The chair of my department has seasons tickets to everything in Chicago - baseball, basketball, hockey, football, opera, you name it. He generously gives many of these tickets away to faculty throughout the year. Before the wedding, he offered to treat Brian and I to a couple of games but both times we had to decline because we were busy (I always felt bad - who wants to repeatedly deny their department chair?!?!). Finally he offered us tickets on a day that we were free, so a couple of weeks ago after some uncertainty due to rain issues, we found ourselves sitting in left field at US Cellular Field. He has 4 seats, so he and my boss were there too.

We're not the hugest baseball fans, especially on TV, but almost any sport is fun to watch live. This game was not too interesting at first - the White Sox were up 7-0 through I think 7 innings, but the Tigers scored a few runs and got a grand slam to tie it at 7-7. Tense, right?! Well, in the next half-inning, the Sox fought right back with their own grand slam, and that was that. Pretty exciting!

We live so close to Wrigley Field (we can see into it from the living room) but game days are more of an annoyance than anything, given the amount of blue-clad fans that clog the roads around the stadium. We *may* even root against them making it into the playoffs... (sorry! But game nights make my drive home twice as long!) Like I said, watching sports live is pretty fun because you get caught up in the action (even if you have never cheered for the team a day in your life). I'm thinking we just might have to go to a Cubs game or two while we're here. Brian probably disagrees... definitely a Blackhawks game, though!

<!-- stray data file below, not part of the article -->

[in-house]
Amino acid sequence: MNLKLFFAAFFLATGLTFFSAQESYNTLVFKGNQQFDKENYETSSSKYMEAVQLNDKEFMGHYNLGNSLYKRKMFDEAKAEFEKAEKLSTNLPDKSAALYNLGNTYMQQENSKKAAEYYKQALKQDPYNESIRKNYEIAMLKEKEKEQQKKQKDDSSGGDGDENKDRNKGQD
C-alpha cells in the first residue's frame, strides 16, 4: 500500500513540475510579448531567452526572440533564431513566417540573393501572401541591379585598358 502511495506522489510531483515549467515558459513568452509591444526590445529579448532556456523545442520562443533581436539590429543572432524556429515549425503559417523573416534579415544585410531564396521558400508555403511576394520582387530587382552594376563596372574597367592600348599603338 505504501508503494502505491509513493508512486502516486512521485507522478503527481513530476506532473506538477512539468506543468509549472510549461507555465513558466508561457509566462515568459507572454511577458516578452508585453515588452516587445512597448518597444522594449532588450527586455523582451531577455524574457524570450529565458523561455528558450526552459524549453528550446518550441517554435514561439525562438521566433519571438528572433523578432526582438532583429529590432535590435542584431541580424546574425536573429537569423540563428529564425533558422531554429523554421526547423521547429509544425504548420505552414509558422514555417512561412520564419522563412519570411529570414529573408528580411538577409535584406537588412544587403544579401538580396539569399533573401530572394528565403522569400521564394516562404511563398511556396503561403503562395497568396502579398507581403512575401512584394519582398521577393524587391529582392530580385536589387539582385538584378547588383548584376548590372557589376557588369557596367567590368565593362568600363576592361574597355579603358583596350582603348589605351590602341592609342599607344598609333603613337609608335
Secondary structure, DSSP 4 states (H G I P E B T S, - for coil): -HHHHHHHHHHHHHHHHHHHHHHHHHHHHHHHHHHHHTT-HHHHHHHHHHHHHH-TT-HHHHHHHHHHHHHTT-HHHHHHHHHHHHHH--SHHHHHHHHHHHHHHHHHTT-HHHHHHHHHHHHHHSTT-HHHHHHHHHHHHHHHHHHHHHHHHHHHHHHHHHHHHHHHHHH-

Thursday, September 25, 2008

OFT No. 14 - LTH Forum picnic

Ok, I have a few OFTs to rattle off for you. Yes, we've been having fun, just not posting about it!

Here in Chicago, there is a very active online community called LTHForum, which is all about (what else?) food. It's similar to Chowhound, which I used to be a part of (kind of) when we were in California. Basically, if you have any kind of question (or opinion) about a restaurant, you will find information about it on here. There are also boards about recipes and cooking, and lots of other, food-related topics. Brian prefers to lurk and not post, but I like to post once in a while when I feel like I can contribute. We found out about LTH pretty soon after moving here, and have started using it quite a bit in our culinary adventures.